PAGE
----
I am grateful beyond words for the wisdom, love, and friendship that Malcolm shared with me and my two sons through our more than 35 summers at camp (cumulatively).

But this blog entry isn't simply about an exceptional man and role model. I came away from the weekend in Tennessee with a powerful spiritual insight reinforced in my heart.

My experiences at CCL, and my recollection of Malcolm Williams, brought to mind for me the fact that the New Testament contains a vast collection of lists – lists that lay out for us how we should live and what life should look like for followers of Jesus Christ.

Jesus shared such a list in his famous “Beatitudes” of Matthew 5:
Blessed are the poor in spirit, for theirs is the kingdom of heaven. 
Blessed are those who mourn, for they will be comforted. 
Blessed are the meek, for they will inherit the earth. 
Blessed are those who hunger and thirst for righteousness, for they will be filled. 
Blessed are the merciful, for they will receive mercy. 
Blessed are the pure in heart, for they will see God. 
Blessed are the peacemakers, for they will be called children of God...(Matthew 5:3-9)

You find similar lists in Paul's writings, such as in Galatians 5, where Paul describes the fruit of the Spirit as “love, joy, peace, patience, kindness, goodness, faithfulness, gentleness, and self-control.” (Galatians 5:22-23)

Or in one of Paul's most-quoted passages, where he describes what love looks like:

Love never gives up. 
Love cares more for others than for self. 
Love doesn’t want what it doesn’t have. 
Love doesn’t strut, 
Doesn’t have a swelled head, 
Doesn’t force itself on others, 
Isn’t always “me first,” 
Doesn’t fly off the handle, 
Doesn’t keep score of the sins of others, 
Doesn’t revel when others grovel, 
Takes pleasure in the flowering of truth, 
Puts up with anything, 
Trusts God always, 
Always looks for the best, 
Never looks back, 
But keeps going to the end. 
Love never dies... 
1 Corinthians 13:4-8 (The Message)

There are other lists with similar exemplary character traits for which we should strive in our lives. The point of all these lists, I believe, is to paint a picture of what it looks like to grow and live into Christlikeness. We are, after all, a new creation in Christ; it only makes sense that life in Christ looks different than life without Christ. To conform our lives to the traits enumerated in these lists is, in a very real way, to show the world what Jesus Christ is like.

Even more than the words we say about Jesus, the way we live as his followers helps people understand and experience Jesus and his infinite, eternal love for us.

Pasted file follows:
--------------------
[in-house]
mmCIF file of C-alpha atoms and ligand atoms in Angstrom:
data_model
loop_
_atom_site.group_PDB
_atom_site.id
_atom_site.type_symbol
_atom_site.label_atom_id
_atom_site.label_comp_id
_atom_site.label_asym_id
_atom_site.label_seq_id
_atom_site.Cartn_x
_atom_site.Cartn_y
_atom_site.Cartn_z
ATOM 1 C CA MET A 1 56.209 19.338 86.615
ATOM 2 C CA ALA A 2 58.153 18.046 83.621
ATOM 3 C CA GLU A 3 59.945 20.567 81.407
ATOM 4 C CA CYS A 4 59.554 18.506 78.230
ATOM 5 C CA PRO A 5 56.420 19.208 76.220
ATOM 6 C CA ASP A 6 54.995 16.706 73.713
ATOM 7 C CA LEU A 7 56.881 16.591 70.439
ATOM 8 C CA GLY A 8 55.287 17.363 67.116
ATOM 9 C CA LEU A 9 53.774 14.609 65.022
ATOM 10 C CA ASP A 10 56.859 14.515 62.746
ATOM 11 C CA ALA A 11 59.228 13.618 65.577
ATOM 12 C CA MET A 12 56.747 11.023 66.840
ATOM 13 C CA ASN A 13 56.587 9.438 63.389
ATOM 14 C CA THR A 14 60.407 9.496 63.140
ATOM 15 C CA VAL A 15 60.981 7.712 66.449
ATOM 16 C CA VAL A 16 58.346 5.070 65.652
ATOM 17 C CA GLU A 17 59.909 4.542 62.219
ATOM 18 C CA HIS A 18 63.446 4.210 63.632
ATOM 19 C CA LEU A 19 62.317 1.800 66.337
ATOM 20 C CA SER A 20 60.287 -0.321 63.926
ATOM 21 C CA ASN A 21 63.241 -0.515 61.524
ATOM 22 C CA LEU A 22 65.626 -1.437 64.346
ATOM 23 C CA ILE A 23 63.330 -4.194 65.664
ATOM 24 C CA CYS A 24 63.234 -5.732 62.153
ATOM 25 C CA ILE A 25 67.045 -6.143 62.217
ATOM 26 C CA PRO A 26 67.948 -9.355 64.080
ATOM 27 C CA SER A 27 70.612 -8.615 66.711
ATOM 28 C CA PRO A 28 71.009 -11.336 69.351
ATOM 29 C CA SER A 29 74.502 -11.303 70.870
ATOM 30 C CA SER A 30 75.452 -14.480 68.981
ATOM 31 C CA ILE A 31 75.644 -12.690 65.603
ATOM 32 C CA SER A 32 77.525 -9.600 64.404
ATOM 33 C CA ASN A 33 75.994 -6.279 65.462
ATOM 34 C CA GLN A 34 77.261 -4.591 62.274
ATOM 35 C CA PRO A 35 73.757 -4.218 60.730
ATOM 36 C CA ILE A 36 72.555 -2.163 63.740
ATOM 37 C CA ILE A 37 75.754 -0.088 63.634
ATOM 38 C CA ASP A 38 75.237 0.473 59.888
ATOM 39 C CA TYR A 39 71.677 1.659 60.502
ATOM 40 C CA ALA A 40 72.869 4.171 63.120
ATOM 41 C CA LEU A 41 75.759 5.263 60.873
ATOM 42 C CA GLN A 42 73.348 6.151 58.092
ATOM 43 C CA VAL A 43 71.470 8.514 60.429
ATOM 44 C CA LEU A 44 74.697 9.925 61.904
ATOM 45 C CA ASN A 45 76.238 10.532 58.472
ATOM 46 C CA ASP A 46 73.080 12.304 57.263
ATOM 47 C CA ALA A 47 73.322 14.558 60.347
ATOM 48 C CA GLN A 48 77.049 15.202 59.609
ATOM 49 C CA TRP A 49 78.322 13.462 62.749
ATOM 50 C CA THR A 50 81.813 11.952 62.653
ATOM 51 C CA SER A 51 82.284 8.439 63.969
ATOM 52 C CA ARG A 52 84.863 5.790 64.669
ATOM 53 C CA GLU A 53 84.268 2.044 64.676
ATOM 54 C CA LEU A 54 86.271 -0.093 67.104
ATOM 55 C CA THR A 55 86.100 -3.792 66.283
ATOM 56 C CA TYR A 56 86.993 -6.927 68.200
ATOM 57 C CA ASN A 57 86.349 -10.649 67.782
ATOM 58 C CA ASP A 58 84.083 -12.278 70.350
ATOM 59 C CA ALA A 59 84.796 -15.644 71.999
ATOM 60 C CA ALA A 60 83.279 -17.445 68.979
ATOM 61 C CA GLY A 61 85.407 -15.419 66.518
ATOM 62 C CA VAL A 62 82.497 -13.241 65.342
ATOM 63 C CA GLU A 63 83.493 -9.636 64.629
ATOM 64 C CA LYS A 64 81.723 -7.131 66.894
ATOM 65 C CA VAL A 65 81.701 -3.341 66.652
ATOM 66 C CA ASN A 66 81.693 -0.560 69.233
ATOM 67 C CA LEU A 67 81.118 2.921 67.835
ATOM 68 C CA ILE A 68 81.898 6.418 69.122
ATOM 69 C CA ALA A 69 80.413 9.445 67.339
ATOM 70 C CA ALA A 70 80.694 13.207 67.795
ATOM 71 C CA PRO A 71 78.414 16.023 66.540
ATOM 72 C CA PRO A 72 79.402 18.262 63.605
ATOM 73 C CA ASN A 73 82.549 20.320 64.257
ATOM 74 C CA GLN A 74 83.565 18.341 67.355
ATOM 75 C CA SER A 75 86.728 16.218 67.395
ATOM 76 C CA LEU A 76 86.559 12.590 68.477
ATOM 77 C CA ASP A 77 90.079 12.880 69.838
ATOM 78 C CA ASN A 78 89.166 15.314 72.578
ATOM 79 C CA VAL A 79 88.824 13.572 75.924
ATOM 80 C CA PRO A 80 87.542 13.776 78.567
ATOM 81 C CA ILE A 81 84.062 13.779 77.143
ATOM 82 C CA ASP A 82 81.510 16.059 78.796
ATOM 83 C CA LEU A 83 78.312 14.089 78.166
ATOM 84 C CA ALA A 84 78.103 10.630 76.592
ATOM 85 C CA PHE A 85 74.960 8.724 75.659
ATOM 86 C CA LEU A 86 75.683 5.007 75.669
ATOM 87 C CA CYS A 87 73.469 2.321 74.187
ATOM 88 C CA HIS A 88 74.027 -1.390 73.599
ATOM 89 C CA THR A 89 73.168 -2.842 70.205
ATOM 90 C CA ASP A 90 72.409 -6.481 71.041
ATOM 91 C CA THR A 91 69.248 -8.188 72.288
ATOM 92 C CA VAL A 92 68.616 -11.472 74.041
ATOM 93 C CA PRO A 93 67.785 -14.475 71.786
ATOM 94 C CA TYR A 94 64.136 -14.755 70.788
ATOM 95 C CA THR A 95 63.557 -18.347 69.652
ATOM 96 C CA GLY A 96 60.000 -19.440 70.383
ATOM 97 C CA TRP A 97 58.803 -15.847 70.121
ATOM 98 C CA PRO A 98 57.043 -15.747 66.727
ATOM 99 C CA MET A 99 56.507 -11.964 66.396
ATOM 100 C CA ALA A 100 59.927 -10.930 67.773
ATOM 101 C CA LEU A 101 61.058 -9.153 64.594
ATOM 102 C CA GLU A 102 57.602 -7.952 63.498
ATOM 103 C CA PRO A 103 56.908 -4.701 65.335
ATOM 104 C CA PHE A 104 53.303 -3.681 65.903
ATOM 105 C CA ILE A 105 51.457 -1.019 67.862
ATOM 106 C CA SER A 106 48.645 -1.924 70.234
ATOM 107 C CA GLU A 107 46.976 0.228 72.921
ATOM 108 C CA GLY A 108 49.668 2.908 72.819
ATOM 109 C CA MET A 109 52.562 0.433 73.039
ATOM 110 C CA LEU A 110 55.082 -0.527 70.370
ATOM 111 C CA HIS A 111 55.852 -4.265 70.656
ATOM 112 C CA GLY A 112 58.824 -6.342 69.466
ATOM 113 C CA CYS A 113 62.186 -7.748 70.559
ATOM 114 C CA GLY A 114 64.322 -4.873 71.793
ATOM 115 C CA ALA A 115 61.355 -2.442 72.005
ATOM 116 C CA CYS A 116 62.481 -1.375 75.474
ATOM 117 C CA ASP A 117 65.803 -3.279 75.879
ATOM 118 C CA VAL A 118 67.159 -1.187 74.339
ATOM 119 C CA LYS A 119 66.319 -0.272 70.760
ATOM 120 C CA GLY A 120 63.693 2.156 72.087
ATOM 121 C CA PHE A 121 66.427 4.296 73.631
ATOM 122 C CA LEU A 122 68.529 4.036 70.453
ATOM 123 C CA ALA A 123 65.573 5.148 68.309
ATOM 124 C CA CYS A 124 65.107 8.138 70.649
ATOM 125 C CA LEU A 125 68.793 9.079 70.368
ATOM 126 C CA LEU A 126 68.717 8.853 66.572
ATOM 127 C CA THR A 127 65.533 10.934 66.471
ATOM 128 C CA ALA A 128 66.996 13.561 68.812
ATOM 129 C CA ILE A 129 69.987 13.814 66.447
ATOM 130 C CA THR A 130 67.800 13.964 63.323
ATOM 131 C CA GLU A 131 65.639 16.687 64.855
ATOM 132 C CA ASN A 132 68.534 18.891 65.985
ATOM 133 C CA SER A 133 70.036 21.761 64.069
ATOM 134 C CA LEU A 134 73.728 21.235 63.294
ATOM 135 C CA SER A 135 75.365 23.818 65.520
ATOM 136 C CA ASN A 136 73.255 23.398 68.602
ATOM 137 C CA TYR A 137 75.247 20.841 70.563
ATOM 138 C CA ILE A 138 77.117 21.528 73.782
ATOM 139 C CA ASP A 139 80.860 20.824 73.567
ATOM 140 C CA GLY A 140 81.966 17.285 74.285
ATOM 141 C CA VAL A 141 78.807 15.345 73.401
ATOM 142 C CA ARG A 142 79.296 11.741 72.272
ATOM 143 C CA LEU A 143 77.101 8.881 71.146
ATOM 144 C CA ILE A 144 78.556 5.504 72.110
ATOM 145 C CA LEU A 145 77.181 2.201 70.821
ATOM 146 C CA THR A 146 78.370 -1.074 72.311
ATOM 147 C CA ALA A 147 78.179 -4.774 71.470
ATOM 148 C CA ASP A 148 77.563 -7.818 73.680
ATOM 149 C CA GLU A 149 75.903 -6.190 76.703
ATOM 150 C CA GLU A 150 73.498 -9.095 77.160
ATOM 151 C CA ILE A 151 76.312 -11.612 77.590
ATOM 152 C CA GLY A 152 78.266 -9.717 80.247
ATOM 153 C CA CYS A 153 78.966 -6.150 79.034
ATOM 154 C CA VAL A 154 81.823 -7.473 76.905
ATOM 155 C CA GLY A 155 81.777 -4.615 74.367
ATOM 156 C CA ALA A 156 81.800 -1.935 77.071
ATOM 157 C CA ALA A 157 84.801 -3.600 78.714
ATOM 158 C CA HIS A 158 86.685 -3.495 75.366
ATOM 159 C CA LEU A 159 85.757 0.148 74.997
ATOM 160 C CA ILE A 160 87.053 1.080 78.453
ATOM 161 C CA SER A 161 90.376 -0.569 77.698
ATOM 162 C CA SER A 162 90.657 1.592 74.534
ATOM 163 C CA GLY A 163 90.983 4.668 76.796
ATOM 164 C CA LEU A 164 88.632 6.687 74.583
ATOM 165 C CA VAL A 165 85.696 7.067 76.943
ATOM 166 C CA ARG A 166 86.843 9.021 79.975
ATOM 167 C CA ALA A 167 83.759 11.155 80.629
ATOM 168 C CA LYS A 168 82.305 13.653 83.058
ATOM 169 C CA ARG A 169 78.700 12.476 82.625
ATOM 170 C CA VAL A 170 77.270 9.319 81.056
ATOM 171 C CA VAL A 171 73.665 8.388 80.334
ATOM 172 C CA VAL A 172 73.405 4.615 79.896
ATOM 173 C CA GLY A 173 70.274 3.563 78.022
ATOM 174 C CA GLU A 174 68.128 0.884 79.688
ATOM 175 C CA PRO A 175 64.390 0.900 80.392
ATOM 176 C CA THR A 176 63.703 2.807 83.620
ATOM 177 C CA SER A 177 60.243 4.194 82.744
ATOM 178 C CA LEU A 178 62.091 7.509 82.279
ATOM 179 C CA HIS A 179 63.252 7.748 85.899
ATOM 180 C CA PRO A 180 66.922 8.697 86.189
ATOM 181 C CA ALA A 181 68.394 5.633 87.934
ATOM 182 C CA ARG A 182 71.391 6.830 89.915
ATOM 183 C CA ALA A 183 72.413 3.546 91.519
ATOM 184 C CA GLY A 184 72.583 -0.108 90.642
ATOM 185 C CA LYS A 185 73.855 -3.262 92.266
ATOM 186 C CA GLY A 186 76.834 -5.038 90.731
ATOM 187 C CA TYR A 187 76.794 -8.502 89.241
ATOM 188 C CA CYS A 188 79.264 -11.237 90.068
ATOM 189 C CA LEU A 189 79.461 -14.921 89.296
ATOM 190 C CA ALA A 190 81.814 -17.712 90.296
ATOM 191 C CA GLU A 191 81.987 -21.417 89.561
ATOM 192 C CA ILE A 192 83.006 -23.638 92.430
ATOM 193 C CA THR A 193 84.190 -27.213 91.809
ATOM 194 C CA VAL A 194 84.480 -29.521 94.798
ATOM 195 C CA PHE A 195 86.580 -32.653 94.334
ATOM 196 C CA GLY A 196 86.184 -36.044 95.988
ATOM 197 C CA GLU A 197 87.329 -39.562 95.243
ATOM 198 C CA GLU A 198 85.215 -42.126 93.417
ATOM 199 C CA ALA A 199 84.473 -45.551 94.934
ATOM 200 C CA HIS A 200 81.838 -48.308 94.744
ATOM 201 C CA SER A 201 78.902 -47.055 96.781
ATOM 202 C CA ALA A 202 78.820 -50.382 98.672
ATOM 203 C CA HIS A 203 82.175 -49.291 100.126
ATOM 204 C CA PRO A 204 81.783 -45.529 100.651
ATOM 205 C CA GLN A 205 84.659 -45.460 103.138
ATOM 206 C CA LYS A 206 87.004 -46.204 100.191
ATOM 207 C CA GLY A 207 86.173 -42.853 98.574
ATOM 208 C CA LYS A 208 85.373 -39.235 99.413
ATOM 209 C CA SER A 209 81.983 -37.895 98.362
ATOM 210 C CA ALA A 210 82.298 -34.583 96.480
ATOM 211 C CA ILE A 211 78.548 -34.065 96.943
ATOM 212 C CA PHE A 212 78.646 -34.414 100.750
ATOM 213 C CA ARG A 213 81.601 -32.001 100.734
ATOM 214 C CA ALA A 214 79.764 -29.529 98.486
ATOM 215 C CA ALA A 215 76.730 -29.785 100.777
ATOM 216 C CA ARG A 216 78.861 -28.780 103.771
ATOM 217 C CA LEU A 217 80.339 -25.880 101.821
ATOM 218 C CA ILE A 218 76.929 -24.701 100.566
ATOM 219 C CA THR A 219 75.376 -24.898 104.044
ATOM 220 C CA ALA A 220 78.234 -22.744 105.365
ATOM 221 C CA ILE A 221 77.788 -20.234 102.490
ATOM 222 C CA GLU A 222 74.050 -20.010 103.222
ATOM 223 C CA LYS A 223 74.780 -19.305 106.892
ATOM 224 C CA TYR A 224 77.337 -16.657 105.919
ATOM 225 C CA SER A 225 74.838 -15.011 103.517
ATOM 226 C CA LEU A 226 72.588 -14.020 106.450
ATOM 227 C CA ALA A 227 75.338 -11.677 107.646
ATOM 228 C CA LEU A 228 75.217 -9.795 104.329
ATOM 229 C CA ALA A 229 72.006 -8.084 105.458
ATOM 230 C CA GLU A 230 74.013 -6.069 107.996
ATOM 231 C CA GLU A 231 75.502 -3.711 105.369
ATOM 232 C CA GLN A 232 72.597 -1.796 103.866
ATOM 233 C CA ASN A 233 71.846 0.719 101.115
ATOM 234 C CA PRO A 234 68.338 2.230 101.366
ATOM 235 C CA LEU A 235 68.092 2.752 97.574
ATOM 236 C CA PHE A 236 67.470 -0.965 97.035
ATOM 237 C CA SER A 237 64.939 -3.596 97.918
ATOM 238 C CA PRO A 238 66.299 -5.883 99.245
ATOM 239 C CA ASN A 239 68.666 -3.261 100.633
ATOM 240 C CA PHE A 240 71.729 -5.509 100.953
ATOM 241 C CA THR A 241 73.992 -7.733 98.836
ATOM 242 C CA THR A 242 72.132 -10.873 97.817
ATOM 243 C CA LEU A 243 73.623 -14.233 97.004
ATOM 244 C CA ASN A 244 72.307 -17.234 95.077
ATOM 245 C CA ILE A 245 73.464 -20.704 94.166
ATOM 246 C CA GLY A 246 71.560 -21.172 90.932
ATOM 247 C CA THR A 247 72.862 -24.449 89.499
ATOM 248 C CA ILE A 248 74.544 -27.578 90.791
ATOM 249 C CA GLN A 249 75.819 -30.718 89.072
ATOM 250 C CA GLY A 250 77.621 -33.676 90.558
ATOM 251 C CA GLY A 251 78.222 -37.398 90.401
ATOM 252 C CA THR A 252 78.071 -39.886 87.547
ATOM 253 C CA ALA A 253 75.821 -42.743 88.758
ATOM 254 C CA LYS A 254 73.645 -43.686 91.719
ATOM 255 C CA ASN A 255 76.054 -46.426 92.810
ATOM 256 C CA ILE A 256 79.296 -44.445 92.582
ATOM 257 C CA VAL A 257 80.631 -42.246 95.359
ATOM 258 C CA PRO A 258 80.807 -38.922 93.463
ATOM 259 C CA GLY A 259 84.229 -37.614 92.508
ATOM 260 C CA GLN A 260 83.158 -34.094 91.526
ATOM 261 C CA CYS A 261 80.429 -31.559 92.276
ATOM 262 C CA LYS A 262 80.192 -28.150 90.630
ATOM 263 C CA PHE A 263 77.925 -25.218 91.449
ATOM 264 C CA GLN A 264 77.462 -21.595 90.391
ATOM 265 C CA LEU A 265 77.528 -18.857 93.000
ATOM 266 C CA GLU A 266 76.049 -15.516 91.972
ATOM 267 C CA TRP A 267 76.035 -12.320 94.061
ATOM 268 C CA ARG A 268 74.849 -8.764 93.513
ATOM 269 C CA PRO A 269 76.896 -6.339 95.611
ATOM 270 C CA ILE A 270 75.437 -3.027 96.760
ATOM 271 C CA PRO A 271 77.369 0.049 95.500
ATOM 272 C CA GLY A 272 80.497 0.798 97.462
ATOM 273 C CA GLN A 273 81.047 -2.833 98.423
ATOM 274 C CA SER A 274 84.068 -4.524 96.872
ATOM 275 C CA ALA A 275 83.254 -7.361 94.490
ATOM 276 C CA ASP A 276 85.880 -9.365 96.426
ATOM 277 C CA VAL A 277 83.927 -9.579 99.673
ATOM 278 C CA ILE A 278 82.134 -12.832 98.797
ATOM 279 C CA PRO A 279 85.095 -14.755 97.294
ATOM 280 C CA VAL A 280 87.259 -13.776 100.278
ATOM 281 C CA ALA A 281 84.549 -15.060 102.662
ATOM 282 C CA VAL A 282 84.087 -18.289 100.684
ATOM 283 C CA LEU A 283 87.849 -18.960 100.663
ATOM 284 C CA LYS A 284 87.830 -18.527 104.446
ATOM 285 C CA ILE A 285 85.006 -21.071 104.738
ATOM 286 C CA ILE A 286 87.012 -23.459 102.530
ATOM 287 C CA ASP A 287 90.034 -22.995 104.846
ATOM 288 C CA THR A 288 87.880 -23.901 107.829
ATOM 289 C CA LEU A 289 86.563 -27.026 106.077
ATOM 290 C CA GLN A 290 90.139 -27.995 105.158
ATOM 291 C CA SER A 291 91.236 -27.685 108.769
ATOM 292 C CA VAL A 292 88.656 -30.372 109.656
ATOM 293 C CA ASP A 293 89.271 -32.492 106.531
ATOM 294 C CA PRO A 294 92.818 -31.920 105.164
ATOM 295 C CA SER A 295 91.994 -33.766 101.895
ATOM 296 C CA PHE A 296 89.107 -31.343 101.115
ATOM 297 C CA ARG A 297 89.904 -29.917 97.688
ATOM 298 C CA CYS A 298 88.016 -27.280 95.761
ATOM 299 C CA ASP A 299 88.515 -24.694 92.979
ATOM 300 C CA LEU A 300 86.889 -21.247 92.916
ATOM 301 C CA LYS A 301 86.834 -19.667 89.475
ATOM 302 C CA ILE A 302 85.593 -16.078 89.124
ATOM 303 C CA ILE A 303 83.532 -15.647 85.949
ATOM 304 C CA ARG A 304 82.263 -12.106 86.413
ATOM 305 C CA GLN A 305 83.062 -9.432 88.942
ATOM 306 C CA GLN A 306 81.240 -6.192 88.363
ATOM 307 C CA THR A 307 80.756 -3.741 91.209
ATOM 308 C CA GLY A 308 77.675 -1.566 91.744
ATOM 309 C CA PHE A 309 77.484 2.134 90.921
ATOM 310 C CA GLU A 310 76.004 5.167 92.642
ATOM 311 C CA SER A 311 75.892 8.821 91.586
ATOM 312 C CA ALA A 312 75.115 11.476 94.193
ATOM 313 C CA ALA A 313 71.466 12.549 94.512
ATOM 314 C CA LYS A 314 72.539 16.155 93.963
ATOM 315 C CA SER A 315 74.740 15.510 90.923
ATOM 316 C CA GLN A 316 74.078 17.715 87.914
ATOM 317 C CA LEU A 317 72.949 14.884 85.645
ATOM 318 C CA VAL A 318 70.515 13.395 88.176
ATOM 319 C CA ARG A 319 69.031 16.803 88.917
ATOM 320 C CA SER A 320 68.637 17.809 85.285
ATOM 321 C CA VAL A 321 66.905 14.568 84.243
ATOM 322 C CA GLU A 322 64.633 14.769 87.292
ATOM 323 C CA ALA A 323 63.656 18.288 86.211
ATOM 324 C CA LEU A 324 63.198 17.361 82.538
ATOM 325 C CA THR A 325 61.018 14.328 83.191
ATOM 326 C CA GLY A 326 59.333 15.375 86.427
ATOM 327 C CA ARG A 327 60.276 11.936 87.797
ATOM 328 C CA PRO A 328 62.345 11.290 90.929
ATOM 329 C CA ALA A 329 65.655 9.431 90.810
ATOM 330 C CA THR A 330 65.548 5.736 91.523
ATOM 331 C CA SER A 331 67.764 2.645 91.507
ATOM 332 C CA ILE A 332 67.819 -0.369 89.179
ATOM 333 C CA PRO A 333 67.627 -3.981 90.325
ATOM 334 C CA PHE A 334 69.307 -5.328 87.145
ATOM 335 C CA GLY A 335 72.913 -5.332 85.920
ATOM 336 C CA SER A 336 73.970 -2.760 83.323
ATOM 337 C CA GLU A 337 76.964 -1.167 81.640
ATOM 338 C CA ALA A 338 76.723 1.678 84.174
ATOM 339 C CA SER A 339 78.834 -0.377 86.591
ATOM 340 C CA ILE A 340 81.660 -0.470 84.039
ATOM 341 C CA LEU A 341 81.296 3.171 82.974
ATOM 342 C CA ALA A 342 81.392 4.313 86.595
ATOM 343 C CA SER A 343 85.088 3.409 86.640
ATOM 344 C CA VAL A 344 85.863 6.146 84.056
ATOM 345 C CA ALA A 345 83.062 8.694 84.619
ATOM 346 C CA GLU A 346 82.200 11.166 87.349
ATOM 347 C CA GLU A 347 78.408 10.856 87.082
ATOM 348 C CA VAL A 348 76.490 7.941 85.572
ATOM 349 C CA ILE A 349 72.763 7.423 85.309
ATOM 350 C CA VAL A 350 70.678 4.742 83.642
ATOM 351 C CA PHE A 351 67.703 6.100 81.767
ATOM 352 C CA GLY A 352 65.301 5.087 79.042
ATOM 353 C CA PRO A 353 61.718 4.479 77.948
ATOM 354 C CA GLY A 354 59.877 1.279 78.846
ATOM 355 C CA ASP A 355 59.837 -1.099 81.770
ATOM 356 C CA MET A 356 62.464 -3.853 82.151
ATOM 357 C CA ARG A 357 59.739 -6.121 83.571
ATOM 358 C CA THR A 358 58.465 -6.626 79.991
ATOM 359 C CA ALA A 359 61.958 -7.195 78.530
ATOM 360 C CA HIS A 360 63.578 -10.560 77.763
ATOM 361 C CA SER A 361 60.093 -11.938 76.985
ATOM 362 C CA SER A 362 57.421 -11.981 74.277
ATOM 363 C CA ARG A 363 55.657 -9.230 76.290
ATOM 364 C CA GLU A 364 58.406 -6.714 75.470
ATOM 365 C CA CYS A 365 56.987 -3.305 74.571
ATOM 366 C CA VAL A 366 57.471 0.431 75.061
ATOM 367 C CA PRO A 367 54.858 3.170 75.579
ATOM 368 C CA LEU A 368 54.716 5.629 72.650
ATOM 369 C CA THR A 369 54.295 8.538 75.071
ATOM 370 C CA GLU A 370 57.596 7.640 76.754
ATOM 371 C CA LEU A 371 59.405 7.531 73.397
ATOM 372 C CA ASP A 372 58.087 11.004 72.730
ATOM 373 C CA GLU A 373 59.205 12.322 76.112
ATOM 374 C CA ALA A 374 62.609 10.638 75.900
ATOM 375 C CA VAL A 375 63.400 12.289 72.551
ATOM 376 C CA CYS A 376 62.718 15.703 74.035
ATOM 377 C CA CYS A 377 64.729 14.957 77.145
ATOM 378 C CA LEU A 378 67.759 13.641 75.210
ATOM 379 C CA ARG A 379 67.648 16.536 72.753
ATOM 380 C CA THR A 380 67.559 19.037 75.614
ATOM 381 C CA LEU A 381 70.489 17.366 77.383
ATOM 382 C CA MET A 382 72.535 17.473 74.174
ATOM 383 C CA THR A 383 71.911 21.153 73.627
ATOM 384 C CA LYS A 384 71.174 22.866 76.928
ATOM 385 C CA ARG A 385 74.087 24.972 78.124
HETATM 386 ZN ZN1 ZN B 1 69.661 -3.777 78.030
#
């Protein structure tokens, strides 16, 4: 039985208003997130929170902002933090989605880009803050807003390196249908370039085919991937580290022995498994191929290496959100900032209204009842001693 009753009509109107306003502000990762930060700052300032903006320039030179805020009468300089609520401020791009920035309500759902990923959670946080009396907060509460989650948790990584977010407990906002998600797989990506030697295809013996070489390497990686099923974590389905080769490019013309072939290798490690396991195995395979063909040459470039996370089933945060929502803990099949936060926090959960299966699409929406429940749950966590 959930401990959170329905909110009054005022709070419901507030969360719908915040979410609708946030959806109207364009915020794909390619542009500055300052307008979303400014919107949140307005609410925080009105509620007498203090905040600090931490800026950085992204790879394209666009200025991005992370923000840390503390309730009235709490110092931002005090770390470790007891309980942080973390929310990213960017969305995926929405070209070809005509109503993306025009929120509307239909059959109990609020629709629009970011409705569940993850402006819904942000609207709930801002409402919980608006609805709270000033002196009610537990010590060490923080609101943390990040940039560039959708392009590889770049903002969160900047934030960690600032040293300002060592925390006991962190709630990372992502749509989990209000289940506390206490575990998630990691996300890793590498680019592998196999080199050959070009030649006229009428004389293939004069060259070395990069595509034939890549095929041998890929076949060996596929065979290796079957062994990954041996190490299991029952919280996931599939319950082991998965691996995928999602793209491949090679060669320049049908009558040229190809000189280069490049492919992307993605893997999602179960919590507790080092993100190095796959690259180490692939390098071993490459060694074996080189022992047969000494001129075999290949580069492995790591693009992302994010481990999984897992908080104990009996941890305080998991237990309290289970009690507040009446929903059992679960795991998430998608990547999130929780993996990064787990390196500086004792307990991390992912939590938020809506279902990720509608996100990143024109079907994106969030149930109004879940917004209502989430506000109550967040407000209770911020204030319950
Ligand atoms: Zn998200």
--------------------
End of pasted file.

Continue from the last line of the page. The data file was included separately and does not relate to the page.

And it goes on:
While I hope we all strive for these Christlike traits for our lives, every once in a while you come across a person who manifests Christlikeness with grace and humility. Malcolm Williams was one of those people. He embodied the character of the person described by the beatitudes; he exhibited the fruit of the Spirit in its completeness; and by the way he related to others he fulfilled the definition of love.

Malcolm would be the first person to tell me to stop describing him like this. Because he was humble to the core. And it was never about him. It was about Jesus, who loved Malcolm with an everlasting love, and whom Malcolm loved with his whole being.

And ultimately that's what it's all about. It's about letting the love of Jesus Christ fill our hearts and inform our lives. It's about living in such a way that when people see us, they get a glimpse into the One who has saved us and who has made us who we are: Jesus Christ.

So here's what all of us should do. We should look at those lists, and ask, “Does that describe me?” When Paul tells us that love is patient, kind, not envious or boastful, etc., is Paul describing me?

Because if those traits describe us, then it means that Jesus is shining through.

Think of the people who are the Malcolm Williamses of your life – people who have been your spiritual mentors, or people whose lives make you want to be a better person. Take your cue from them, to live your whole life making Jesus known.

I want to share a poem that was on the back of the bulletin for Malcolm's memorial service. It speaks to the importance of living the exemplary life, because others are watching. It makes me ask myself, when people see my life, am I comfortable with them following in my steps?

I hope so. 

For Christ's sake, I hope so.

A careful man I want to be;
A little fellow follows me.
I do not dare to go astray
For fear he'll go the self-same way.

I cannot once escape his eyes,
Whatever he sees me do, he tries.
Like me he says he's going to be;